Animal characteristics measurements: Body weight was recorded every week to determine weight gain and calculate the average daily gain. Feed intake was measured daily by weighing the remaining food after each meal and the feed conversion ratio was determined as the ratio of feed intake to increase body weight. At the end of the experiment, two male and two female birds from each treatment group were randomly chosen, weighed and slaughtered to determine the carcass quality according to a previous method12. After removing the feathers, the breast, wing, thigh and drumstick meat were collected to calculate the percent of carcass weight after 12 h of refrigeration. The loss in weight through storage and processing was determined as drip loss, thawing loss and cooking loss from the breast and thigh meat.

The colors L*, a* and b* of breast and thigh meat after slaughter were measured using a Minolta Chroma Meter (Model CR-400, Minolta Camera Co., Ltd., Osaka, Japan).

Statistical analysis: Experimental data were analyzed by one-way analysis of variance using SAS statistical software. The results were expressed as Means±standard error. A p<0.05 was considered statistically significant.

RESULTS

Chemical composition analysis of SM showed it contained 62.28% crude protein, 6.40% lipids and 3900 kcal g1 gross energy. The effects of replacing FM with SM on bird performance are shown in Table 2. The average daily intake was not significantly different between any of the groups.

However, the average daily weight gain and feed conversion ratio in the 25% SM group were significantly greater than that of the other groups (p<0.01). The carcass weight before being chilled or after being heated was not significantly different between any of the groups. In addition, the carcass weight after refrigeration for 12 h was not significantly different between any of the groups. The chilled wing, breast, thigh and drumstick weights in the 25-100% SM food groups were significantly higher than those of the 0% SM group (p<0.05).

The percentage of weight loss through storage and processing did not significantly differ between any of the groups (Table 3), with the exception of breast drip loss in the 50%SM group, which was significantly higher than the other groups (p<0.05).

Breast and thigh meat color is described in Table 4. The b* levels of breasts in the 25-100% SM food groups were all higher than that of the 0% SM group (p<0.05). Furthermore, the L* levels of thighs in the 25% SM food group was significantly higher than that of the other groups (p<0.05).

DISCUSSION

FM is a good protein source for animals13 because it contains a high level of essential amino acids, such as methionine, lysine and phenylalanine, which are important for growth. However, FM is expensive. The present study is the first to examine the effects of using SM as a replacement for FM in Thai native chicken (“Pradu Hang Dam”) diets. Importantly, substitution of feed with 25-50% SM had positive effects on production performance and some meat characteristics.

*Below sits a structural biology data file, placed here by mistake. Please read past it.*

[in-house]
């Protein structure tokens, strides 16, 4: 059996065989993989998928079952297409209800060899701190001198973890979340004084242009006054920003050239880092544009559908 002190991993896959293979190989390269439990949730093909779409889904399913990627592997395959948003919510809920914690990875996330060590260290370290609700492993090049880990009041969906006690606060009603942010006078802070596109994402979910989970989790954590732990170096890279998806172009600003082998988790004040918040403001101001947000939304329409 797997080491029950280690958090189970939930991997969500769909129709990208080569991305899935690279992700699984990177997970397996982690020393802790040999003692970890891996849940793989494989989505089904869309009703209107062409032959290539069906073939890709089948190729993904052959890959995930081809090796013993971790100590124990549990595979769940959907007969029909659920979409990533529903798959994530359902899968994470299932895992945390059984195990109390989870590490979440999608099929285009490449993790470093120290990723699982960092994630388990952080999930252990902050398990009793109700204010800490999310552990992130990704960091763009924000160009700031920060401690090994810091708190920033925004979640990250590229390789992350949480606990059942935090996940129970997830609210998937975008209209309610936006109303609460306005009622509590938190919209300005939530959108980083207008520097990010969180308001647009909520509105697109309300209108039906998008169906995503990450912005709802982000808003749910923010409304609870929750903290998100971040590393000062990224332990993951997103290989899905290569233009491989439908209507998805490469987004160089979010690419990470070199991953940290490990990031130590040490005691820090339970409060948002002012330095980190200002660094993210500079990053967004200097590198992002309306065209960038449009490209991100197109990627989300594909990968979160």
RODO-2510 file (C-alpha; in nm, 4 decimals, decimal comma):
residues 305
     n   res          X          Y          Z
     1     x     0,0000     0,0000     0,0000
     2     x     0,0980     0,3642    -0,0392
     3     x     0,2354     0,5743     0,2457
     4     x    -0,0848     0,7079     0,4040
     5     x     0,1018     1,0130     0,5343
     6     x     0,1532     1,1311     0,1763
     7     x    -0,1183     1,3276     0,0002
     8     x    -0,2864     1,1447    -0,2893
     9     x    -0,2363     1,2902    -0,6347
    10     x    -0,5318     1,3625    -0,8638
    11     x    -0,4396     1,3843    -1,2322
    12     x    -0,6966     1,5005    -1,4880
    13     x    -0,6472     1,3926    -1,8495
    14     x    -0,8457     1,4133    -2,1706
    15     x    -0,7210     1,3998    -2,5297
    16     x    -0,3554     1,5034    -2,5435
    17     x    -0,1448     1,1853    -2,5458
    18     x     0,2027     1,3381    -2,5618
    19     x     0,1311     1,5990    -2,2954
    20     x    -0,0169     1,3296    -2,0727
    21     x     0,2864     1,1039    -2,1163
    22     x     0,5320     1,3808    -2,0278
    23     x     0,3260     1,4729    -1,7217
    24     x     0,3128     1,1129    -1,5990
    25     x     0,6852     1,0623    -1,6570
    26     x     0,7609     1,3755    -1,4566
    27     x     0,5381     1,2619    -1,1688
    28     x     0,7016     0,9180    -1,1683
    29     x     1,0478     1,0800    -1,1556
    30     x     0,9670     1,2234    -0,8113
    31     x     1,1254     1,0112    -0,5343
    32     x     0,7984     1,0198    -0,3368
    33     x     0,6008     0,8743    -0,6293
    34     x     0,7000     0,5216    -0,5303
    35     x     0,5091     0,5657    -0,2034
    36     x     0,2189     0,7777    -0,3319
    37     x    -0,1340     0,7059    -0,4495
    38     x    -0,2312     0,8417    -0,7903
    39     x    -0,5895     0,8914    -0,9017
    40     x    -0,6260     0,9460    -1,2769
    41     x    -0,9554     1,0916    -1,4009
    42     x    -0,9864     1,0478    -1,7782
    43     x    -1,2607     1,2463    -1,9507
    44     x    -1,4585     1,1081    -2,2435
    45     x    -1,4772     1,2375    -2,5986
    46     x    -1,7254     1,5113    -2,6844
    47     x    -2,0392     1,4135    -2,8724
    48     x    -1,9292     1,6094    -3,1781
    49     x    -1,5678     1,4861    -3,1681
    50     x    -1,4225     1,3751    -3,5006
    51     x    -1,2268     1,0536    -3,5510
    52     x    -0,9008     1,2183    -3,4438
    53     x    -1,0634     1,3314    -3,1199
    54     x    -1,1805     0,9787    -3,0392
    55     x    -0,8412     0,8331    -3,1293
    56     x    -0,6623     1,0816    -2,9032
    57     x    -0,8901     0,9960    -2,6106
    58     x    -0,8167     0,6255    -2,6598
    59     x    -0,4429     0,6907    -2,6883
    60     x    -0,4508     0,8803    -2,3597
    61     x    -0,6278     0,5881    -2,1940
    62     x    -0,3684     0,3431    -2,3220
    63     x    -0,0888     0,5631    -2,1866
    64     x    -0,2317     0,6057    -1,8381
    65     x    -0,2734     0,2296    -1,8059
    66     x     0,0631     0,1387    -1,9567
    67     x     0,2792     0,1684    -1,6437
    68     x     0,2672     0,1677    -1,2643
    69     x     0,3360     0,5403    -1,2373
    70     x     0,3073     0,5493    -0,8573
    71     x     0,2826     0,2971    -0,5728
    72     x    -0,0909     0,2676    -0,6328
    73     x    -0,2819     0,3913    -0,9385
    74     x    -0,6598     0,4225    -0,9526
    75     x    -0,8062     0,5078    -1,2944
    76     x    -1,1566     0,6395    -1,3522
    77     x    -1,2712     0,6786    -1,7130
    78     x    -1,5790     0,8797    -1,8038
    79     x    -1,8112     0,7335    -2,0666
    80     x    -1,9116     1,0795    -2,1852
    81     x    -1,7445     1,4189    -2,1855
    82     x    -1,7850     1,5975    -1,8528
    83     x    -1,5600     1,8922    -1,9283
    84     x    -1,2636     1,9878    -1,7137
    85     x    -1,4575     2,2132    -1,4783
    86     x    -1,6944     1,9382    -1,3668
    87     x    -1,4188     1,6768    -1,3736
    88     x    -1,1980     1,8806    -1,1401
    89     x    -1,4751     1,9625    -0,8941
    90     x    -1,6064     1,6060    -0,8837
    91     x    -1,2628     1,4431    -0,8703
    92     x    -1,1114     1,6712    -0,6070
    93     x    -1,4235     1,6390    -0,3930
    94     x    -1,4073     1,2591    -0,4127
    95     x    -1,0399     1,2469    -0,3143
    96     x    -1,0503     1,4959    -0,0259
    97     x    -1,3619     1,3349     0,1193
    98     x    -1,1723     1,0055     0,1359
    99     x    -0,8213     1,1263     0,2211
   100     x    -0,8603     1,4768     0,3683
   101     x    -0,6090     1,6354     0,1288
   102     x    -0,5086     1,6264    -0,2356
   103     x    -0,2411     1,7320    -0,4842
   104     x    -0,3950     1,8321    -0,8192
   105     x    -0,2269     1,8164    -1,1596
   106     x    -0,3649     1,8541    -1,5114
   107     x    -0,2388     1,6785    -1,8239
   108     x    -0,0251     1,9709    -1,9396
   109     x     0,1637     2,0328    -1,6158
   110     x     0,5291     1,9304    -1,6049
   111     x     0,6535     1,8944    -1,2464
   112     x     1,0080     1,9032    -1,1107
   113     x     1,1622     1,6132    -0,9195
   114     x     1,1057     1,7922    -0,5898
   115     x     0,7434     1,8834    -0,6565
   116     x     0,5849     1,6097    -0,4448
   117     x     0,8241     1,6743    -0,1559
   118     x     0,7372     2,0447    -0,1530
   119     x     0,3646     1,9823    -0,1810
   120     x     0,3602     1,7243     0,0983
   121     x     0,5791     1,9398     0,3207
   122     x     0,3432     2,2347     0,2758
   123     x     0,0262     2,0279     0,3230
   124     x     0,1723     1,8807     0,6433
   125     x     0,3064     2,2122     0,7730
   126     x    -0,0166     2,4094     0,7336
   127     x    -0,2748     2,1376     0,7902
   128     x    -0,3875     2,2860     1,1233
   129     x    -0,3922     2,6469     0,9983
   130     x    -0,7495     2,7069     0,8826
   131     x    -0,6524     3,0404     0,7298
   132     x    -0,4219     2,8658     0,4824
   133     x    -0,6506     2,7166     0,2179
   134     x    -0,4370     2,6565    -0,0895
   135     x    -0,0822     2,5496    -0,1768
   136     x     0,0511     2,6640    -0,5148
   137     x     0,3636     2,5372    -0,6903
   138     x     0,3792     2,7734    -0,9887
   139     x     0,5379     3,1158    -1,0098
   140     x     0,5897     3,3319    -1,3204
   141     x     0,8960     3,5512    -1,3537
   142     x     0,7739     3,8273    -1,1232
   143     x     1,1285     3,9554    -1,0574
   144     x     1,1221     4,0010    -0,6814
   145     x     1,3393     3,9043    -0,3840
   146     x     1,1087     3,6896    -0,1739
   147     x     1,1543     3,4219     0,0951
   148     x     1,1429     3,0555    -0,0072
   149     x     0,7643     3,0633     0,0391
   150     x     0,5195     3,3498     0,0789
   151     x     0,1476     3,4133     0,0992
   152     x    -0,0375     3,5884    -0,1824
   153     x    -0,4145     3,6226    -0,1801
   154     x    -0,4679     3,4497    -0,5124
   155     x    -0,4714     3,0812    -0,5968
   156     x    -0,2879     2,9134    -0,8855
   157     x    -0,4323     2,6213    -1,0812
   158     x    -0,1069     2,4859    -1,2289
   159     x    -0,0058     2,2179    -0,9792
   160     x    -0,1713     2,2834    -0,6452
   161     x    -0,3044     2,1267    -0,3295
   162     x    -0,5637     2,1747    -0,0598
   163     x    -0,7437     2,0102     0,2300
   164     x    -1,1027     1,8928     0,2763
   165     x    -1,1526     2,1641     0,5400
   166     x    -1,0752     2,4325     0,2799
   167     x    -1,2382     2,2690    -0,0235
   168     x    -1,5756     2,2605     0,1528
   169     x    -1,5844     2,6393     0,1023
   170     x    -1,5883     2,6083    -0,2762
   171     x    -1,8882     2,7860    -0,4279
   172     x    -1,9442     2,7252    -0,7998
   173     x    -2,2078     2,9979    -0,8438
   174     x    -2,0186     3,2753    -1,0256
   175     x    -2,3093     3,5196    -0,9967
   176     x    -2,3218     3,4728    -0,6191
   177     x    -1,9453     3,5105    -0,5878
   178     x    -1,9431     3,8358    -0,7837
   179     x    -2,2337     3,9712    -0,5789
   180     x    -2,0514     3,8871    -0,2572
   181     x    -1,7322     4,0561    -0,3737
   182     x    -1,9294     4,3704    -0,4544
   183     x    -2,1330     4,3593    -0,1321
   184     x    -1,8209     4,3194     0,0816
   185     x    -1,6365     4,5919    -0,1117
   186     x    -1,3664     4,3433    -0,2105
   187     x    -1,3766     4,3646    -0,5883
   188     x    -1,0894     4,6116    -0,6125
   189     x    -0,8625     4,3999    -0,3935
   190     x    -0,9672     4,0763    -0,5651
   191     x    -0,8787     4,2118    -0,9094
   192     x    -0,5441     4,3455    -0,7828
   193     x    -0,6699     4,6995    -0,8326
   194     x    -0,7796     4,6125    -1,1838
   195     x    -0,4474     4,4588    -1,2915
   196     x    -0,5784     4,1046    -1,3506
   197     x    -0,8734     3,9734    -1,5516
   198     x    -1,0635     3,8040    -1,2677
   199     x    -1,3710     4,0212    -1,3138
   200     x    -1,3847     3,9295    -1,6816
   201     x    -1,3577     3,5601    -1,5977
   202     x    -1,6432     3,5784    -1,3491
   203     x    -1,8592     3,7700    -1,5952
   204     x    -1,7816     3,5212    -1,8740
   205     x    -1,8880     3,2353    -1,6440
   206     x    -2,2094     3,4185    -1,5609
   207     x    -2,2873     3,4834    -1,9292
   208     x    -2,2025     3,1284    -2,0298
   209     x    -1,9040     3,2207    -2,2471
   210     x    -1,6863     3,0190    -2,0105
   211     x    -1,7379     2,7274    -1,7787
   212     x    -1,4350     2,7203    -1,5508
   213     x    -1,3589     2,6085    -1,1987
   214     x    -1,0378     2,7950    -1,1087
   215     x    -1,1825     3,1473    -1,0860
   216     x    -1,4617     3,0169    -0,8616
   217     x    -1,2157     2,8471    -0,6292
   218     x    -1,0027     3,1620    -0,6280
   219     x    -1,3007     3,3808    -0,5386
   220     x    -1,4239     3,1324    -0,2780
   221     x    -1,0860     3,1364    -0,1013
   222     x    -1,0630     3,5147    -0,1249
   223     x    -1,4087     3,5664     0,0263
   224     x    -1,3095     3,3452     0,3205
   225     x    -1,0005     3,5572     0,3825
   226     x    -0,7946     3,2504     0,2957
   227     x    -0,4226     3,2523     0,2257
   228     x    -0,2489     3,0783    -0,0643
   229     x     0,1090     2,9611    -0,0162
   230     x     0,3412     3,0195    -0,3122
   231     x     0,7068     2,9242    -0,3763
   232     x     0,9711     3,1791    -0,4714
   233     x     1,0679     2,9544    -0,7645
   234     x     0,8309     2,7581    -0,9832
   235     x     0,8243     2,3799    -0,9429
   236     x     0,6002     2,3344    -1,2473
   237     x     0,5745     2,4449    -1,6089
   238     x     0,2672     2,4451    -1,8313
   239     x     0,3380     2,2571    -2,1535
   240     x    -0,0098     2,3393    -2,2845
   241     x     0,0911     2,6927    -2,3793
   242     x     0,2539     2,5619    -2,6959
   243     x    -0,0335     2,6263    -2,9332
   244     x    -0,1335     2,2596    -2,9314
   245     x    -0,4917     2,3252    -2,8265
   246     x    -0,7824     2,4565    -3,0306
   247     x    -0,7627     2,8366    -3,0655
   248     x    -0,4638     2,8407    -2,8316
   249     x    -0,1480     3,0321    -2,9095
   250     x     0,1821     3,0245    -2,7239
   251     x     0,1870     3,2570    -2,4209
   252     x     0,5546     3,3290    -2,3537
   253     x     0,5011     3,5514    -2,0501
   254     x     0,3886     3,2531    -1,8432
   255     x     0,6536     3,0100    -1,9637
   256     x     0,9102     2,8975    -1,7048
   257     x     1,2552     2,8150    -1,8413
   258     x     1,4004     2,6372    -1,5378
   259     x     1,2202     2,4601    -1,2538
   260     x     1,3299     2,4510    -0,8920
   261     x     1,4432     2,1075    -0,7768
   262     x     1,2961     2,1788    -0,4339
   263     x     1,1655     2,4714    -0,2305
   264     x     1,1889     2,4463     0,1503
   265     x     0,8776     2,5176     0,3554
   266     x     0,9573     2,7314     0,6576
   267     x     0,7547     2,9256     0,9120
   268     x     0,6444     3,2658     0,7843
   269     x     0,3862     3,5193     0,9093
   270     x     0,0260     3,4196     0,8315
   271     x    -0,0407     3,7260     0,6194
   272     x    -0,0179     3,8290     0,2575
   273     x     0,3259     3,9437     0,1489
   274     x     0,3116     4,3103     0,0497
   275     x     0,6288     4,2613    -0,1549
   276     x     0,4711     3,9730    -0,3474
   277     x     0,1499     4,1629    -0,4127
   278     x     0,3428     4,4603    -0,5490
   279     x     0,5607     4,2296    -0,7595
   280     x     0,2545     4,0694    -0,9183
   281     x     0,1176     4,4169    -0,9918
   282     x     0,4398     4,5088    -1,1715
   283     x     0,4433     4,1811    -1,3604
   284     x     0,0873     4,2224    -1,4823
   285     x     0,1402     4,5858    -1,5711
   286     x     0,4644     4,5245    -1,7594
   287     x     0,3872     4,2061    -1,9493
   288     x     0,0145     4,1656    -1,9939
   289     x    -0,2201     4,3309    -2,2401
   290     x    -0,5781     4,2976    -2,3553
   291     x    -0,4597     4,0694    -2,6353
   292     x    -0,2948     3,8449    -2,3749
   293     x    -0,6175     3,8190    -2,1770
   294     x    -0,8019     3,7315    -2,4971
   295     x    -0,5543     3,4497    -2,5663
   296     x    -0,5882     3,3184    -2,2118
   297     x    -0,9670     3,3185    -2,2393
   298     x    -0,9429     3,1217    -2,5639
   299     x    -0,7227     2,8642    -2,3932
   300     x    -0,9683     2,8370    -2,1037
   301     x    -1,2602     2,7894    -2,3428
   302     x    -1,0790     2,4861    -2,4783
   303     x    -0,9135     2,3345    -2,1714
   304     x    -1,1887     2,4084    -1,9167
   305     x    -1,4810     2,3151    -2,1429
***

Since FM and SM have very similar crude protein levels (63% versus 62.28%, respectively) and amino acid profiles high in lysine and methionine, SM is a viable and more cost effective alternative to FM in chicken feed. Moreover, the apparent metabolizable energy content of SM is 2890.52 kcal kg1, with 64.80% digestible protein on a dry matter basis9. In contrast, a study by Indarsih et al.10 reported that feeding SM as a single protein source in duck feed had significantly non beneficial effects (p<0.001) on feed intake, feed conversion ratio, egg production, weight, total number of eggs and mass.

To date, few studies have explored the effects of SM on poultry or other livestock animal production. Instead, studies have focused on the use of other materials to replace FM. Alternative supplements with beneficial effects include black soldier fly larvae in laying hens14, grass hopper meal in broilers15 and up to 25% Gliricidia leaf protein concentrate in broilers16. In contrast, co-extruded soybean poultry by product meal in shrimp did not have a significant effect on production17.

CONCLUSION

The results of the current study demonstrate the potential of using 25–50% SM as a replacement for FM in Thai native chicken (“Pradu Hang Dam”) feed. Use of SM may not only reduce production costs, but may also have additional beneficial effects on growth performance and some meat characteristics.

ACKNOWLEDGMENTS

This study was funded by the National Research Council of Thailand and University of Phyao, Phyao province, Thailand.